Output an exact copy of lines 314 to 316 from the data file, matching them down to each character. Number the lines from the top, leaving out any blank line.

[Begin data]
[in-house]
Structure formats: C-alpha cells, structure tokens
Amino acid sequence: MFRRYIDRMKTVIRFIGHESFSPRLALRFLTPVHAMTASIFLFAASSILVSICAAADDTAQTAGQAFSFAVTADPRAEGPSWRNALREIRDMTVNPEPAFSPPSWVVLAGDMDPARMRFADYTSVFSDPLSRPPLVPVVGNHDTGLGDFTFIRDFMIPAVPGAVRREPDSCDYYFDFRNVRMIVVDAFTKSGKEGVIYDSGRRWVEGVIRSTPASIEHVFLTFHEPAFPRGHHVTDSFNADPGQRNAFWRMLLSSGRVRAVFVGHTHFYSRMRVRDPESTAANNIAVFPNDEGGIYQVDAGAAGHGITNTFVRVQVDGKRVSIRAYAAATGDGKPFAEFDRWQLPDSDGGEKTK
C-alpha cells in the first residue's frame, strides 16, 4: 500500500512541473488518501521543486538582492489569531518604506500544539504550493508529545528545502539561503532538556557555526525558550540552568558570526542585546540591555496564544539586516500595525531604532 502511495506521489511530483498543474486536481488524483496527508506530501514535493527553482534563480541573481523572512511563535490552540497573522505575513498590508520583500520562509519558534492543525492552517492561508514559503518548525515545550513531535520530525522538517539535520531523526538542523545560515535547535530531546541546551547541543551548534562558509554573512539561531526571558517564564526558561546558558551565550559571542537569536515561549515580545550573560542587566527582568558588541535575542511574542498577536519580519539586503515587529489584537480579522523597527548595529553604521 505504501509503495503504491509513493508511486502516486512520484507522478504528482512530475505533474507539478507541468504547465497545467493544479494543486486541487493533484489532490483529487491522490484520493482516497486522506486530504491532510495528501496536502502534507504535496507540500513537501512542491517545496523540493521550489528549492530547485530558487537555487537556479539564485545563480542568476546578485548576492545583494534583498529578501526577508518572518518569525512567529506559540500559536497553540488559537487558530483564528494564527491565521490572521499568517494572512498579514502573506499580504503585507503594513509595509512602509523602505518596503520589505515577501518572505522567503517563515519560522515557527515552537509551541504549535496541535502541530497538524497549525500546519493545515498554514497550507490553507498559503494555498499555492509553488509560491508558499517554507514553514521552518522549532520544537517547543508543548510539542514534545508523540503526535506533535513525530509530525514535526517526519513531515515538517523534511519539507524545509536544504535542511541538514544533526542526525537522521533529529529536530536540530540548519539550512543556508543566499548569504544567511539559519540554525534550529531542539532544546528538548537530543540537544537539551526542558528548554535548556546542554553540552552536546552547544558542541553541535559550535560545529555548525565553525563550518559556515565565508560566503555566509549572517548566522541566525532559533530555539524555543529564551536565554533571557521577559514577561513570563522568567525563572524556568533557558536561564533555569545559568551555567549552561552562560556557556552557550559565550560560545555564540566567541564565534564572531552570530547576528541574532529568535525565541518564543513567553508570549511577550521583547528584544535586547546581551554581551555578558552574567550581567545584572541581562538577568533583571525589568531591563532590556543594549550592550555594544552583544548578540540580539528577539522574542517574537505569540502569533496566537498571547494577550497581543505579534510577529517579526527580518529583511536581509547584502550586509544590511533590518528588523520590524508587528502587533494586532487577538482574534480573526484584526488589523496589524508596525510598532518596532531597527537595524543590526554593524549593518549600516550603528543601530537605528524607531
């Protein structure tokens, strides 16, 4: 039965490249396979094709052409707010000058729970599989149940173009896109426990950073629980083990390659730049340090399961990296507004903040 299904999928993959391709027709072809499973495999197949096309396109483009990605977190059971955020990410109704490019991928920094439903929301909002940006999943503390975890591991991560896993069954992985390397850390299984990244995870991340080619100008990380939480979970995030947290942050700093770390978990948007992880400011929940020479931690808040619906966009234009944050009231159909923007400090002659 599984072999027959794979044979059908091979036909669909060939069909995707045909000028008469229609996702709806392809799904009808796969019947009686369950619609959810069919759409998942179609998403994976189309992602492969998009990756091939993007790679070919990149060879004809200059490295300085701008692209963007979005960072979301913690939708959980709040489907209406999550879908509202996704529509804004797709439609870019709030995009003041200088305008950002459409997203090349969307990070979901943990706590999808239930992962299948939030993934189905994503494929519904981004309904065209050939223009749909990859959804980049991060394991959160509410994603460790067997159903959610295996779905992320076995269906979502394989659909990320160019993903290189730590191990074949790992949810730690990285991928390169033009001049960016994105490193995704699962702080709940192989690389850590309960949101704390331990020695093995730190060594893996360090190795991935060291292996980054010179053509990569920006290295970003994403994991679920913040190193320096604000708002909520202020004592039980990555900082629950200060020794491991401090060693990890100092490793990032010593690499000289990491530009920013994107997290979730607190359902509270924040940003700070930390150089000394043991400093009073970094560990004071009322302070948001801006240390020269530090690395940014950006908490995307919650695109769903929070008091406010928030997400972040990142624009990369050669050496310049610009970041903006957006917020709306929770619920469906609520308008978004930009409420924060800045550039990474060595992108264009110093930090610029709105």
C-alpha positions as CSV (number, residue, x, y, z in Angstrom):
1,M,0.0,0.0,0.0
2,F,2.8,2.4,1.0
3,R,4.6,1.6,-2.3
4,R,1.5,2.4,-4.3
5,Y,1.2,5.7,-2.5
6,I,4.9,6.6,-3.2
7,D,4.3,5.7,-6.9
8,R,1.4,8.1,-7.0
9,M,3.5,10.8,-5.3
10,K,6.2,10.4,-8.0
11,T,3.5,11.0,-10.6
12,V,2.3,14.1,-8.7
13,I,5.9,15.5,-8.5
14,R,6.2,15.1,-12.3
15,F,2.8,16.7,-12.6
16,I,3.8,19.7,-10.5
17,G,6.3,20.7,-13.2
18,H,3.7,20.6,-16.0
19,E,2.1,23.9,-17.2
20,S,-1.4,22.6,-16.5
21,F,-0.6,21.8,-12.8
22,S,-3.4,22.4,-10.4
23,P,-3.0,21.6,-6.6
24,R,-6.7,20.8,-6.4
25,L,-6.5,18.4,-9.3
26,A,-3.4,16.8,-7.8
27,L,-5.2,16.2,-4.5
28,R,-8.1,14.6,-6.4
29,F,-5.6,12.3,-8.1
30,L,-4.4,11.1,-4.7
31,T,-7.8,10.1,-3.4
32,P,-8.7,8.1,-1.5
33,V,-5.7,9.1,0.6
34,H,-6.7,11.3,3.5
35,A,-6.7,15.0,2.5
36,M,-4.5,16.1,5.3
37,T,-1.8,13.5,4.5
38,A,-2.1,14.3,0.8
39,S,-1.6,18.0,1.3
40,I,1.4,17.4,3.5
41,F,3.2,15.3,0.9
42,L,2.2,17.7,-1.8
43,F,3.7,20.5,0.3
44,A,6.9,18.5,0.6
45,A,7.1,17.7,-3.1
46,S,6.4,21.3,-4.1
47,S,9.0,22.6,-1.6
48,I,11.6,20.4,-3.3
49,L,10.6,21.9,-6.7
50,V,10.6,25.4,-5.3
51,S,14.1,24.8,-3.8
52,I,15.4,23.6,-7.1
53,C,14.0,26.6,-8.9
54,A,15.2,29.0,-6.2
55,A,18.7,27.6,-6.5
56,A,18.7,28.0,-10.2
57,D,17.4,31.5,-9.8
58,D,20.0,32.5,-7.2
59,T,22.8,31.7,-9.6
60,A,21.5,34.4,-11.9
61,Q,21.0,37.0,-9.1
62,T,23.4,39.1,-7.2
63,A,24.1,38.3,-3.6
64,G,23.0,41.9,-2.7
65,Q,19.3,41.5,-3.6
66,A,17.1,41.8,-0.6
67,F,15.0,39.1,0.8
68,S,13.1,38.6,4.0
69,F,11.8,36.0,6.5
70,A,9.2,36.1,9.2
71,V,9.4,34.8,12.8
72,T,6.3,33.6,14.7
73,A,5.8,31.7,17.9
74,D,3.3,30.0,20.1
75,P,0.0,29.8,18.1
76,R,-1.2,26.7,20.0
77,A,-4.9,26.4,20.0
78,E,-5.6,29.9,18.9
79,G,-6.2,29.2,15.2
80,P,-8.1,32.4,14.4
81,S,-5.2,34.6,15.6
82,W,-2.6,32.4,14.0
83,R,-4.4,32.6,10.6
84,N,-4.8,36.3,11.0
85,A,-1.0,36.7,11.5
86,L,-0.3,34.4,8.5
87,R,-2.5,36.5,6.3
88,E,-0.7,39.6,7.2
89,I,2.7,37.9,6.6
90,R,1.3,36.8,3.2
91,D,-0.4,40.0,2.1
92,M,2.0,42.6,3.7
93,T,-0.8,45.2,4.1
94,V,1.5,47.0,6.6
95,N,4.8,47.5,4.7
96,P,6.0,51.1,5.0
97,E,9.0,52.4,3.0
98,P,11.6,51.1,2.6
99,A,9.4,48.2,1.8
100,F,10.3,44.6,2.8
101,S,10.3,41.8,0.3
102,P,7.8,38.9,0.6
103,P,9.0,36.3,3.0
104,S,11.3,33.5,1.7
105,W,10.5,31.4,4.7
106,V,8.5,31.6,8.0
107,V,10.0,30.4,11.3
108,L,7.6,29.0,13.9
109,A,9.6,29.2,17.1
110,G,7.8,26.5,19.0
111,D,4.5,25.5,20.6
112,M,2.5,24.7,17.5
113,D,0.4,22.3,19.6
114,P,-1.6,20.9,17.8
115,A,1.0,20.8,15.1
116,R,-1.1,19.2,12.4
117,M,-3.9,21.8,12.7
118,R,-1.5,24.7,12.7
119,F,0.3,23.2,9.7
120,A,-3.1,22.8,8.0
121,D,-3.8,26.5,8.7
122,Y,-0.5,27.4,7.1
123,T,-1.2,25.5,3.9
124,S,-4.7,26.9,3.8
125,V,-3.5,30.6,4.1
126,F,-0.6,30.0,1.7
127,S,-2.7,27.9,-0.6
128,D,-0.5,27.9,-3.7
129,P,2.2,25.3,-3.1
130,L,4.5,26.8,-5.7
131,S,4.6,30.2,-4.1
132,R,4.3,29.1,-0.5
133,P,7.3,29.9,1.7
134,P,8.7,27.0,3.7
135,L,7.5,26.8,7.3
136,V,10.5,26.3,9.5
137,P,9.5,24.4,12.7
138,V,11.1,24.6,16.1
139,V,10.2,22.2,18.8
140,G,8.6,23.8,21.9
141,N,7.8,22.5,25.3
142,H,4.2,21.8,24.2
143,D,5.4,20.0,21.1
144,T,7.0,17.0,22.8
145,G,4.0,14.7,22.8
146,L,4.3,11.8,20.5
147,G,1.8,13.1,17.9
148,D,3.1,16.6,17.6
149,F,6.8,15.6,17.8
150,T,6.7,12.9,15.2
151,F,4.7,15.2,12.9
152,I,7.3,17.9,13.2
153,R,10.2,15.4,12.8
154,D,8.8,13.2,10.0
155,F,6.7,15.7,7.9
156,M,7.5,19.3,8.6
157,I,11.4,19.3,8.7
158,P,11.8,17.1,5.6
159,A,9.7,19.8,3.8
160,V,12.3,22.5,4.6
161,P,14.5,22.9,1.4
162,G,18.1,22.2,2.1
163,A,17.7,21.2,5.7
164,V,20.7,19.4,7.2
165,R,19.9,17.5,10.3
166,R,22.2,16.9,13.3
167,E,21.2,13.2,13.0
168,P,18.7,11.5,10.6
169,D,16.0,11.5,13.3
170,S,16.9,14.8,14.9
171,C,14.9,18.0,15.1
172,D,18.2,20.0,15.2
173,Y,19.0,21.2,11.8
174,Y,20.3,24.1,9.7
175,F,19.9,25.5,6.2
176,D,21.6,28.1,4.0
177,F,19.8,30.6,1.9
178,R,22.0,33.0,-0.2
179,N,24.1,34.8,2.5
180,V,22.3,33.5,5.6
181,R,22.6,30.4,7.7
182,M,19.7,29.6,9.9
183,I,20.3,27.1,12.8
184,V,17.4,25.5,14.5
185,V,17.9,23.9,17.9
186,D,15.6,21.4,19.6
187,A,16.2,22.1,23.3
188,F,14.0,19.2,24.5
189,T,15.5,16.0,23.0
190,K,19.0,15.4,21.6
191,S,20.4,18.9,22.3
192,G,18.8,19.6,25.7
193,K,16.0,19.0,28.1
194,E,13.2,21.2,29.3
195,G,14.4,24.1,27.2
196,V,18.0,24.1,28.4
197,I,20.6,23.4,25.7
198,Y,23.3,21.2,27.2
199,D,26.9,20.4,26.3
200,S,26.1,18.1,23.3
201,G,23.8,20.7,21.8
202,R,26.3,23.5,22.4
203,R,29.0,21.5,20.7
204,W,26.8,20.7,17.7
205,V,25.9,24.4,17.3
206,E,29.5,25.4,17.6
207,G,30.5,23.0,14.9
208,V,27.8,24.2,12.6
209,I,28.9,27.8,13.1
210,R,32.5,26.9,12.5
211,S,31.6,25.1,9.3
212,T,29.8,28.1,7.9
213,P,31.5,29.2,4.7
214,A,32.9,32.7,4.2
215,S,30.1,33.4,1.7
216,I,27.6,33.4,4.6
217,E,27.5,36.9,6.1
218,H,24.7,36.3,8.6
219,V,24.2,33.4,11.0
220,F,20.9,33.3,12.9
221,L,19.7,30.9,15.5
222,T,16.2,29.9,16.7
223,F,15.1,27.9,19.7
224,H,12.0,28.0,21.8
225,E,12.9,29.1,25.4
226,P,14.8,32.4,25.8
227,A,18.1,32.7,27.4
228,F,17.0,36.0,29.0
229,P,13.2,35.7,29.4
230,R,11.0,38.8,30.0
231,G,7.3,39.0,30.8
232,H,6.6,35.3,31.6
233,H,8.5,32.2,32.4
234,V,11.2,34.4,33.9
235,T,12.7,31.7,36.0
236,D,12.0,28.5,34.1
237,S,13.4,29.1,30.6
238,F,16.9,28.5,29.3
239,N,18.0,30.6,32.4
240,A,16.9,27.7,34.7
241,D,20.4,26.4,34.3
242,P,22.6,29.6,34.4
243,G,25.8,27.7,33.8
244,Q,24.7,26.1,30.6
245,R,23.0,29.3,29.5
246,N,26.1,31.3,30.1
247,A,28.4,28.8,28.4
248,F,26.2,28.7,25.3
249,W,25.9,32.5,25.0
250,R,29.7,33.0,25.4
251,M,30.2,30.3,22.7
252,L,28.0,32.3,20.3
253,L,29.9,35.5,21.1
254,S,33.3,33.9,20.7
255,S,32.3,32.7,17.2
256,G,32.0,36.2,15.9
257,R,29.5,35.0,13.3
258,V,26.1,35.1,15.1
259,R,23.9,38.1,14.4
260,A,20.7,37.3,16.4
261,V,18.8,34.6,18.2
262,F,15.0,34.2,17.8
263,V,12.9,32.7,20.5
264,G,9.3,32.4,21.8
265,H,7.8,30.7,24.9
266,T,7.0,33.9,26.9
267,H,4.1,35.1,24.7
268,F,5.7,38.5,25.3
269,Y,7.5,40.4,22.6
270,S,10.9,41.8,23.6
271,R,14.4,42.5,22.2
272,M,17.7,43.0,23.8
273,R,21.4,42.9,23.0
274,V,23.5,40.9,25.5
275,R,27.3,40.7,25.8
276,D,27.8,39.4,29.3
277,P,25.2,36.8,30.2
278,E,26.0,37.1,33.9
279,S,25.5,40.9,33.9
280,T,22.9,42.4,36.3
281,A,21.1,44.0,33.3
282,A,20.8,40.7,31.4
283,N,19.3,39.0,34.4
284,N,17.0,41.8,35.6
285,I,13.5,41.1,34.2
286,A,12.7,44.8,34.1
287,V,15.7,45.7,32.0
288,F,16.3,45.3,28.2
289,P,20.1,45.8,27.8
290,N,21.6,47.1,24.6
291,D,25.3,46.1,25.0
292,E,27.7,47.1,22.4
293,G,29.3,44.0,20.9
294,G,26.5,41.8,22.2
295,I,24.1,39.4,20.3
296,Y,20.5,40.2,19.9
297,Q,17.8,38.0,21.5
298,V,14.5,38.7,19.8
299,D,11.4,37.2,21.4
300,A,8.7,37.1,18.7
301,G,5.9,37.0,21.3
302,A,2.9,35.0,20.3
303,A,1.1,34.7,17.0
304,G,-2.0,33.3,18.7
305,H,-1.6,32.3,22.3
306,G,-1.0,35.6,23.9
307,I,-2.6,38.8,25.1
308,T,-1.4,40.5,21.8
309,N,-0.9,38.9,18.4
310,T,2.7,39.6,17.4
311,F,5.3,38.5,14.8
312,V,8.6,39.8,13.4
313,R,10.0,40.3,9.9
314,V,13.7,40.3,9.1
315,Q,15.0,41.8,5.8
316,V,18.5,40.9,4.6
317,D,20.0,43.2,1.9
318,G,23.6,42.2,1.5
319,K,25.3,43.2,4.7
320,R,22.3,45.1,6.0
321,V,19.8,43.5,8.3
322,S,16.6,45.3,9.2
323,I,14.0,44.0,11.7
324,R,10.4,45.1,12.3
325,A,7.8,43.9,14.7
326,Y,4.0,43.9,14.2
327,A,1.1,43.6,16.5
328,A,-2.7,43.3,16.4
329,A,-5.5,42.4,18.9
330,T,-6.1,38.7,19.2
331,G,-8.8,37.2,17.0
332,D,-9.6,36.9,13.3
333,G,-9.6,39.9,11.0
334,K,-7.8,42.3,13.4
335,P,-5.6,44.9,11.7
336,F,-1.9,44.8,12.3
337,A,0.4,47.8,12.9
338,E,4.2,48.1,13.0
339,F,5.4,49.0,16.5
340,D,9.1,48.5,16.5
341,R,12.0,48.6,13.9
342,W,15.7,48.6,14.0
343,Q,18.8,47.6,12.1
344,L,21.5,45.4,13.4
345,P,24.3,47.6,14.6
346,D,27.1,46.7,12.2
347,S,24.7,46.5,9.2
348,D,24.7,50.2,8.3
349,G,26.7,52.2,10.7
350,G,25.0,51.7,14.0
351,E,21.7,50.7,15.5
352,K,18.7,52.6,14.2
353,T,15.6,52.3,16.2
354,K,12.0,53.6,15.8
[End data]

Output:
308,T,-1.4,40.5,21.8
309,N,-0.9,38.9,18.4
310,T,2.7,39.6,17.4